There are many ways to speed up a MS SQL Server. This topic could cover anything from design to programming as well as maintenance. But one feature of Intel processors have hampered performance for years and this fact has been overlooked by a lot of people, but is now number one on my list.
Back in 2000, Intel introduced hyperthreading in it's Pentium 4 processors, and various Pentiums and Xeons have been hyperthreading-enabled over the years, and the i7 still has hyperthreading. So, there's a great chance that if you have your MS SQL server running on an Intel processor, that processor has hyperthreading, and that it has hyperthreading enabled. The sad fact is that some large server manufacturers have not only fitted these processors (nothing wrong with it in fact) but that they have enabled this feature in the BIOS by default. In my view this was a big mistake.
What is hyperthreading anyway? It's a way to use idle processor resources to serve multiple threads without the need to build a chip with two cores (which was introduced much later because it needed a much larger die at the time, and would create cooling and other problems). So, there's some extra logic on the chip to control two virtual execution paths, but there was only one L1 cache (this on chip cache covers a a significant area on a CPU). The problem that it supposed to solve is this: a program executes a branch statement, which requires a portion of data which is not in the L1 cache. While the CPU waits for this data to become available, some other thread executes, for instance doing some adding or multiplication, which does take time but less than the time required to bring in the required code or data to have the first thread finish it's turn. So, without Hyperthreading both threads would wait for the right code or data to turn up in L1, and with hyperthreading, the second thread would continue. This was said to improve multithreading performance by 15-30%.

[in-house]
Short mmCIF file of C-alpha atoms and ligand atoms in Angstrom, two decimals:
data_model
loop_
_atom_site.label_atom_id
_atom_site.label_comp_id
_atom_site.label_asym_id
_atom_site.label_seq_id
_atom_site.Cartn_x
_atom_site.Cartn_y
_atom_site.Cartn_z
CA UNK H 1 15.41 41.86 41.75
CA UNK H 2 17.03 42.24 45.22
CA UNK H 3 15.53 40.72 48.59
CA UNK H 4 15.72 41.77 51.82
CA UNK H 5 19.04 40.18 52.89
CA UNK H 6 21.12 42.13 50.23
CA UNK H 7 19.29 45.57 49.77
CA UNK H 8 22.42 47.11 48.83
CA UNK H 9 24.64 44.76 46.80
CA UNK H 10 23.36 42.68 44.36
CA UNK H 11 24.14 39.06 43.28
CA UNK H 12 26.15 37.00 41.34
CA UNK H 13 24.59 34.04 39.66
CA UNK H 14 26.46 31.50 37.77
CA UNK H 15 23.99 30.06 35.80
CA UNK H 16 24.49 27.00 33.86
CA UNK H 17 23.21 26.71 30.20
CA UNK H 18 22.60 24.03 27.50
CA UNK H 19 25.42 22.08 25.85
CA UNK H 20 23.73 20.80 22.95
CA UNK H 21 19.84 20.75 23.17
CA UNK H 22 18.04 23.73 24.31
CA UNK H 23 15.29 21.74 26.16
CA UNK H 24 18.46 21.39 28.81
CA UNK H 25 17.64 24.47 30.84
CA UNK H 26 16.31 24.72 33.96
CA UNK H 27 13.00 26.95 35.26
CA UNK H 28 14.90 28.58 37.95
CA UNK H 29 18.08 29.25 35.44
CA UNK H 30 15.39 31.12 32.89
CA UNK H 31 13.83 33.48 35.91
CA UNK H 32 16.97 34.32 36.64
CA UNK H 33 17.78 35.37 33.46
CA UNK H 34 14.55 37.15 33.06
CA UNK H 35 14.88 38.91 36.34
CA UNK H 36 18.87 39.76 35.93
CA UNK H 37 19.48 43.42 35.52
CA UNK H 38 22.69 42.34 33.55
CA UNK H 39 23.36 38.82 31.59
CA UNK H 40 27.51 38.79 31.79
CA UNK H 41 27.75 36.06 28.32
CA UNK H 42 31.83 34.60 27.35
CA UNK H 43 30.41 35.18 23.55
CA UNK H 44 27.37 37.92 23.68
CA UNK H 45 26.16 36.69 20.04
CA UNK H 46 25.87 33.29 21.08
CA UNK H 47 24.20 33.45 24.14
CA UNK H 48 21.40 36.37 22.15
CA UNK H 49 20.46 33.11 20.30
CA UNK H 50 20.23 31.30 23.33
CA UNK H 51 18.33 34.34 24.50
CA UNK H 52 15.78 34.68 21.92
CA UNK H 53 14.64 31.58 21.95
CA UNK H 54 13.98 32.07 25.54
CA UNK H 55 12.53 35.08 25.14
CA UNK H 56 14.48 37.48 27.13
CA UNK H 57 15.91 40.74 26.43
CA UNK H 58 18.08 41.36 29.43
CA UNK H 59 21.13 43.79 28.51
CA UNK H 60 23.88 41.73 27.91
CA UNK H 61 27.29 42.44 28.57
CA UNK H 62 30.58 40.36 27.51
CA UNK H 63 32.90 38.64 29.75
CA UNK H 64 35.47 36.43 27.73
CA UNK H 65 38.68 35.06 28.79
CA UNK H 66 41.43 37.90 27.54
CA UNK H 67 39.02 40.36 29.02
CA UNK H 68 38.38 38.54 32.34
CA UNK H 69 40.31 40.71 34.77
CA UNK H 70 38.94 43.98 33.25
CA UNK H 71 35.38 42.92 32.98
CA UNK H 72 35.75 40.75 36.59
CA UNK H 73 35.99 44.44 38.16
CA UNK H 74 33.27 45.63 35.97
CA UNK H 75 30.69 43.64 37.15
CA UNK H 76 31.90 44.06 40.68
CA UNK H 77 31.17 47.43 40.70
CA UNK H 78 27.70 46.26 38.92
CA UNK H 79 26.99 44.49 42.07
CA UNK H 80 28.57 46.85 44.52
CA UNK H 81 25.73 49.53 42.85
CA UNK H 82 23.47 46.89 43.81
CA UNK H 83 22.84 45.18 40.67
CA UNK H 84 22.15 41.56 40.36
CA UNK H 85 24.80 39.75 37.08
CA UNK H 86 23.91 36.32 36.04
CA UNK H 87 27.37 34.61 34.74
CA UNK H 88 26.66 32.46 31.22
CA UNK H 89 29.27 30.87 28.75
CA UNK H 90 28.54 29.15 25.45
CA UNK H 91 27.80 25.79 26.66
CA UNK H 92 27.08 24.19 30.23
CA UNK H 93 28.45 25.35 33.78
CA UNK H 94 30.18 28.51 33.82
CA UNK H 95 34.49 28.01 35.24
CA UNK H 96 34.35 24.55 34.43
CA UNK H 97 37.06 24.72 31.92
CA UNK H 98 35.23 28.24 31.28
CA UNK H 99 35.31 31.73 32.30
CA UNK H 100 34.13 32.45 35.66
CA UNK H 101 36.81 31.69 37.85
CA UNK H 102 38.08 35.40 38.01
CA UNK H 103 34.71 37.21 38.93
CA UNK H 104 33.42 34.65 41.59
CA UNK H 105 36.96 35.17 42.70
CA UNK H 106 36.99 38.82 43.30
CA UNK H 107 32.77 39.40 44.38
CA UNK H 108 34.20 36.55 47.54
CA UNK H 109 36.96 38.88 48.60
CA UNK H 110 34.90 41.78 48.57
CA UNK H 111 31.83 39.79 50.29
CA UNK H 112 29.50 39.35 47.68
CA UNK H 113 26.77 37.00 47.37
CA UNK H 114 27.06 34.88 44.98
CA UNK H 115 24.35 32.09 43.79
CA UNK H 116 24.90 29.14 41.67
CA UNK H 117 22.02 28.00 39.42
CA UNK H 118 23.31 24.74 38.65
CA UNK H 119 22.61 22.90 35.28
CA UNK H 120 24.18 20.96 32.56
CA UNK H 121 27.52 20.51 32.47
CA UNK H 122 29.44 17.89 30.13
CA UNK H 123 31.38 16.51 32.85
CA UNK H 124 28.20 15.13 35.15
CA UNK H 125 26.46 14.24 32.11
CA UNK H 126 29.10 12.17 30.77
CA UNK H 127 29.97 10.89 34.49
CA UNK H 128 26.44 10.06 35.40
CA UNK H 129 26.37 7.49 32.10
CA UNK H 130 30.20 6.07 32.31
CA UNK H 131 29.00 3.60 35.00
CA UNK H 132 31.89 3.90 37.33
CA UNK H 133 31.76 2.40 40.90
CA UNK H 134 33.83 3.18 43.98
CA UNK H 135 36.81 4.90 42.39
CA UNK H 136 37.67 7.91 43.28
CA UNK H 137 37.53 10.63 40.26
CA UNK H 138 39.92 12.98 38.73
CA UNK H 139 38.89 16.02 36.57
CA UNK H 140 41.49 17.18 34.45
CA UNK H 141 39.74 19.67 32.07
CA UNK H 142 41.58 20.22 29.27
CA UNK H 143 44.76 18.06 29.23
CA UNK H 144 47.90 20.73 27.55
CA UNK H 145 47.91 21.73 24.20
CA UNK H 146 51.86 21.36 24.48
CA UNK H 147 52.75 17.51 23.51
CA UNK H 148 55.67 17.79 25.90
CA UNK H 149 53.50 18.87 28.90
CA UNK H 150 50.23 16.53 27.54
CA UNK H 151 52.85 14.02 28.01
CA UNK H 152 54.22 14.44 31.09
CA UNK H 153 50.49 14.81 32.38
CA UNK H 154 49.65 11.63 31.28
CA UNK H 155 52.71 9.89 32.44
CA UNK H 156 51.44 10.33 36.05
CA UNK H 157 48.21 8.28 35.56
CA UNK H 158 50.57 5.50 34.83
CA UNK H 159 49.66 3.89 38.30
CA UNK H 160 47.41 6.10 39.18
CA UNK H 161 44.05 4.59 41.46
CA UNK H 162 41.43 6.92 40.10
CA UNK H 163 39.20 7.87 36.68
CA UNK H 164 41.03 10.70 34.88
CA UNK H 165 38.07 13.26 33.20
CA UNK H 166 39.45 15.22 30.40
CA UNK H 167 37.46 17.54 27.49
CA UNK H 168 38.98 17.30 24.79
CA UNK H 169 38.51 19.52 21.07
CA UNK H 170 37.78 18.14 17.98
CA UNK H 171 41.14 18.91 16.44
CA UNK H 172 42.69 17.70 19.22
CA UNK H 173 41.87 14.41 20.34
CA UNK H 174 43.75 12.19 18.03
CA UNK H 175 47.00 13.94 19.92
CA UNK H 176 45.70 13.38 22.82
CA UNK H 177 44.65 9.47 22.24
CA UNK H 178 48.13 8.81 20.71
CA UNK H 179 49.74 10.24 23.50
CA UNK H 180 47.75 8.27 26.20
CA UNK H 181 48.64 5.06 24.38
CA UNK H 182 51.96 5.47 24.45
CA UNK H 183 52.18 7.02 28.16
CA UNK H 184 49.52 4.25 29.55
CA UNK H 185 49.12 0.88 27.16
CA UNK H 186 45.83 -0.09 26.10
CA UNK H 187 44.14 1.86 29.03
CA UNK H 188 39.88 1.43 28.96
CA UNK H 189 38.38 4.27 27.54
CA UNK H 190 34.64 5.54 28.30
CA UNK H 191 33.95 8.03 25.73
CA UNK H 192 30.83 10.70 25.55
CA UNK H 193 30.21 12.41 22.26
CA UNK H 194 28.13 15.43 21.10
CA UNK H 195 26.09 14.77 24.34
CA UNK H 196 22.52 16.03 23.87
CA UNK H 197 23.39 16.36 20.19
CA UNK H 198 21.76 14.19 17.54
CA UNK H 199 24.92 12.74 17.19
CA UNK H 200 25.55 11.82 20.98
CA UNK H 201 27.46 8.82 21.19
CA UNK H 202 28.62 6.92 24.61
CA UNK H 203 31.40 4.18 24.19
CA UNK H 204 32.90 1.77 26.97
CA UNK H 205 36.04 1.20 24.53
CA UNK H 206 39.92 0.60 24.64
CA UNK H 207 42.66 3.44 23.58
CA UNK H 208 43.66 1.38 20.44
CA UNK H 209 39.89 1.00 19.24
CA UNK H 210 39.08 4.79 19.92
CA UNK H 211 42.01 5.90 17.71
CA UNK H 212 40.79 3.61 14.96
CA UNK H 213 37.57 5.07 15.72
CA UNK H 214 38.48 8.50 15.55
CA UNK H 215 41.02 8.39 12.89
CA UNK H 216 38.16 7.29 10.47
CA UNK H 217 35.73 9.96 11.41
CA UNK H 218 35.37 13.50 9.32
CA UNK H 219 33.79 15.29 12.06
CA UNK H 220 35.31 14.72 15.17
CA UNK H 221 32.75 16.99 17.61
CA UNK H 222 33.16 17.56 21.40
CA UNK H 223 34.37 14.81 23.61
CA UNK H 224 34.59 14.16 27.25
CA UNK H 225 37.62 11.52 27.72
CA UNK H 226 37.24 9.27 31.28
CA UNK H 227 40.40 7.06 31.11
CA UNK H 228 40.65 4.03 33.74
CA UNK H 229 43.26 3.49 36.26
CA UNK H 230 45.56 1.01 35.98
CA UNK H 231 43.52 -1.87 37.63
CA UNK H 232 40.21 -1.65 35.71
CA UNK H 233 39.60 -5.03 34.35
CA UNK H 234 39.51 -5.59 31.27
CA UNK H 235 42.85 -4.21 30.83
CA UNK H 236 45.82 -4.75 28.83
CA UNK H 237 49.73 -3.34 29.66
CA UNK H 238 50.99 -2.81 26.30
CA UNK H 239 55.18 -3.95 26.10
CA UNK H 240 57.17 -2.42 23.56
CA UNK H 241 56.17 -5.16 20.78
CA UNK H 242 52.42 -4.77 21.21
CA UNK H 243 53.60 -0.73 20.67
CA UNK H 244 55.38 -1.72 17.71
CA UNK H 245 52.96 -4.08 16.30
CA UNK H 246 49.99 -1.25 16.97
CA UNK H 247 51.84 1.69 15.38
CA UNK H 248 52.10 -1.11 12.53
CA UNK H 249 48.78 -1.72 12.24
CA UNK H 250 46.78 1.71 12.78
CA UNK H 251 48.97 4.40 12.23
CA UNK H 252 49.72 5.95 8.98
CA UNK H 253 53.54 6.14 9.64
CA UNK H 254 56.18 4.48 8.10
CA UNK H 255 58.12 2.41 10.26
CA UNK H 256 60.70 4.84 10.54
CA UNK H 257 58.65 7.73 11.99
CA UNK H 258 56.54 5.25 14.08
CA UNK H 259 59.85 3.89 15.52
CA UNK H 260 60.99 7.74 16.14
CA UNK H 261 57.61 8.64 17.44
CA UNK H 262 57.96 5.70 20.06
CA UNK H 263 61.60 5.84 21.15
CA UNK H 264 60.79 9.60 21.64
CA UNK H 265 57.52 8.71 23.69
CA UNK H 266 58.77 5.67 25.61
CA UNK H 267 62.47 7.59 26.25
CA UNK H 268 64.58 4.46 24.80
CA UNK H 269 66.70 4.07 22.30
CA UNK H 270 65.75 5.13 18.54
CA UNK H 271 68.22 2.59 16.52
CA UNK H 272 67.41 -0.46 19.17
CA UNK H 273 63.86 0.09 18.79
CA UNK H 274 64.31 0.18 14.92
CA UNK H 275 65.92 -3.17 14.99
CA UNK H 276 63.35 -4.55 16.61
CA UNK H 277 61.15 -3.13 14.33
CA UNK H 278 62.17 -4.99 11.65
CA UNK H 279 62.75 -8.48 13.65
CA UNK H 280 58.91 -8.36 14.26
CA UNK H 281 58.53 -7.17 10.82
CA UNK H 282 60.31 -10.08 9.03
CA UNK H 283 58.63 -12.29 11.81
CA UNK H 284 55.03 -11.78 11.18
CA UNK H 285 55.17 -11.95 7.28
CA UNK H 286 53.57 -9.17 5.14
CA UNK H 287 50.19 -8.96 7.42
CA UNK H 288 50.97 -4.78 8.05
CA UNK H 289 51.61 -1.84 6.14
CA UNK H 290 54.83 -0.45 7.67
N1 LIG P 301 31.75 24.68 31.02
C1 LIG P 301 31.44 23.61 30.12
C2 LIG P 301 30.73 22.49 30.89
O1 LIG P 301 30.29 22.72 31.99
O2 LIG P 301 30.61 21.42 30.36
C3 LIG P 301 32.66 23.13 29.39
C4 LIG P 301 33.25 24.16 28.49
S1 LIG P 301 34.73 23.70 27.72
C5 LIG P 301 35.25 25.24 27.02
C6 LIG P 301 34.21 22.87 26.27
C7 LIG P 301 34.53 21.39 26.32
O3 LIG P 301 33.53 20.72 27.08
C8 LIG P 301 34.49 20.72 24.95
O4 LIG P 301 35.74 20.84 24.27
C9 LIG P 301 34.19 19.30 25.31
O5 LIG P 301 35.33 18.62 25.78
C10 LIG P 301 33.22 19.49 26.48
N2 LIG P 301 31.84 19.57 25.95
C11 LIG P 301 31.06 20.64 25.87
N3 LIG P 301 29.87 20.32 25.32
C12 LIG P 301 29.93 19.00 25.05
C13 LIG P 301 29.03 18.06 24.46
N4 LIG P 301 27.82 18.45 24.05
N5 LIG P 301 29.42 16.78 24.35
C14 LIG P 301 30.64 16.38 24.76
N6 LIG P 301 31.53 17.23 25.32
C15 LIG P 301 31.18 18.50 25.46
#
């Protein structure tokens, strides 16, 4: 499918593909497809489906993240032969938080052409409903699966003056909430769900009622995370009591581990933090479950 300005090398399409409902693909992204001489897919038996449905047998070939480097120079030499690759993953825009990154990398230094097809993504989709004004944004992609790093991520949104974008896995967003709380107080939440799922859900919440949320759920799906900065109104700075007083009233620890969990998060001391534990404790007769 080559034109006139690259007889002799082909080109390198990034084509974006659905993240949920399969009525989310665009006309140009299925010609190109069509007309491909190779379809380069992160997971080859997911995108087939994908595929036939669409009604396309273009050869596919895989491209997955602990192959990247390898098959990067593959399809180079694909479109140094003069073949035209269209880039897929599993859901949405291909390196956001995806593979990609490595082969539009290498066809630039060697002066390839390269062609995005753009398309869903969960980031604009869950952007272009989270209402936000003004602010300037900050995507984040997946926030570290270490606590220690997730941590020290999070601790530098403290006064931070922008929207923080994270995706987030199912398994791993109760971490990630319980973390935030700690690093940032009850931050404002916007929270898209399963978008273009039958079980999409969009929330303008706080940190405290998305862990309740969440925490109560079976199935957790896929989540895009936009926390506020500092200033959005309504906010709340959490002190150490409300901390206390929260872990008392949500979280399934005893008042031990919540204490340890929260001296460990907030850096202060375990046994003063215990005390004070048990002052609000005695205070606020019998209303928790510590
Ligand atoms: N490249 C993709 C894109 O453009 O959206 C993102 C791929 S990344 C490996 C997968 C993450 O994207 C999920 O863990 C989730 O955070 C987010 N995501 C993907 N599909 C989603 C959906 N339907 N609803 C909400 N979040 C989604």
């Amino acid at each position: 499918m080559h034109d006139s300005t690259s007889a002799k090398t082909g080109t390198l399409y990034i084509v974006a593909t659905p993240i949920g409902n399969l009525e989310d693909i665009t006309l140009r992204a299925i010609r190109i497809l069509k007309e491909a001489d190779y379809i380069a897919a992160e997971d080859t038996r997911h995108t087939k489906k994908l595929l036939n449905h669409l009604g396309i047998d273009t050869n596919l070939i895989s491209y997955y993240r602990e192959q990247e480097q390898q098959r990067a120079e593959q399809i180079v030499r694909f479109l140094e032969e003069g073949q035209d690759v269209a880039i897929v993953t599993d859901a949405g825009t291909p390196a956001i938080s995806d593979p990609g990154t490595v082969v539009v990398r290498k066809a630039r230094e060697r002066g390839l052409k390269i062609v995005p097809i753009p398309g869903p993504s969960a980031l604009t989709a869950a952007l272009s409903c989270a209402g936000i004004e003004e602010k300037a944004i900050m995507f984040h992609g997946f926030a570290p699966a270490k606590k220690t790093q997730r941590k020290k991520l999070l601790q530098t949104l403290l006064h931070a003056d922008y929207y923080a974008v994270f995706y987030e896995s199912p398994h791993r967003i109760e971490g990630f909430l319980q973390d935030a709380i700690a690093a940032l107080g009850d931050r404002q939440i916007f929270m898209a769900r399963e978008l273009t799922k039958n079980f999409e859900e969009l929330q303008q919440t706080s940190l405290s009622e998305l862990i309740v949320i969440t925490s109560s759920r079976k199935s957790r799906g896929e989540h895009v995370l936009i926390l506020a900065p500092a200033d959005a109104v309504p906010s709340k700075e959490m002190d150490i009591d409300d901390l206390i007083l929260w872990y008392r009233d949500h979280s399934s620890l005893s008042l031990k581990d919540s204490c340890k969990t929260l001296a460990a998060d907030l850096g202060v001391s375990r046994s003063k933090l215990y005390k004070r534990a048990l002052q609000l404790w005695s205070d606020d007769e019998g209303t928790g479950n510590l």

As MS SQL is multithreaded, one would expect it to be a fine candidate. However, it's not. The simple fact is that in SQL applications, it leads to a phenomenon known as cache thrashing. So, while the first thead is waiting for some more data, the second thread gets control, empties the cache and while waiting for the right data to turn up it all takes much longer than if one would not have hyperthreading. Intel has been asked about this by some large web sites, but apparently never responded. It's a fact that is not widely known, or even acknowledged, and the reason I'm mentioning it here.
I have personally worked on SQL servers at several customers and where performance was slow, I have looked at what could be done. I have not trusted hyperthreading since it's introduction, and I read the reports and benchmarks at the time indicating that graphic software like video editors would benefit but not much more. So, I tried my luck at turning hyperthreading off. Bingo, a huge jump in performance. So, last year, during a contract as DBA for a large non profit governmental company, I was confronted by a sluggish SQL / IIS / ASP.Net setup running a well known accounting application. The customer was not happy at all, his end users had to wait for a certain query to finish and it took about 45 seconds. By turning hyperthreading off, I was able to bring the execution time of this one query down to 5 seconds. It was not the only thing I changed on his server, but by baselining before turning hyperthreading off and measuring the result, I could prove that this change alone contributed to having off 40 seconds.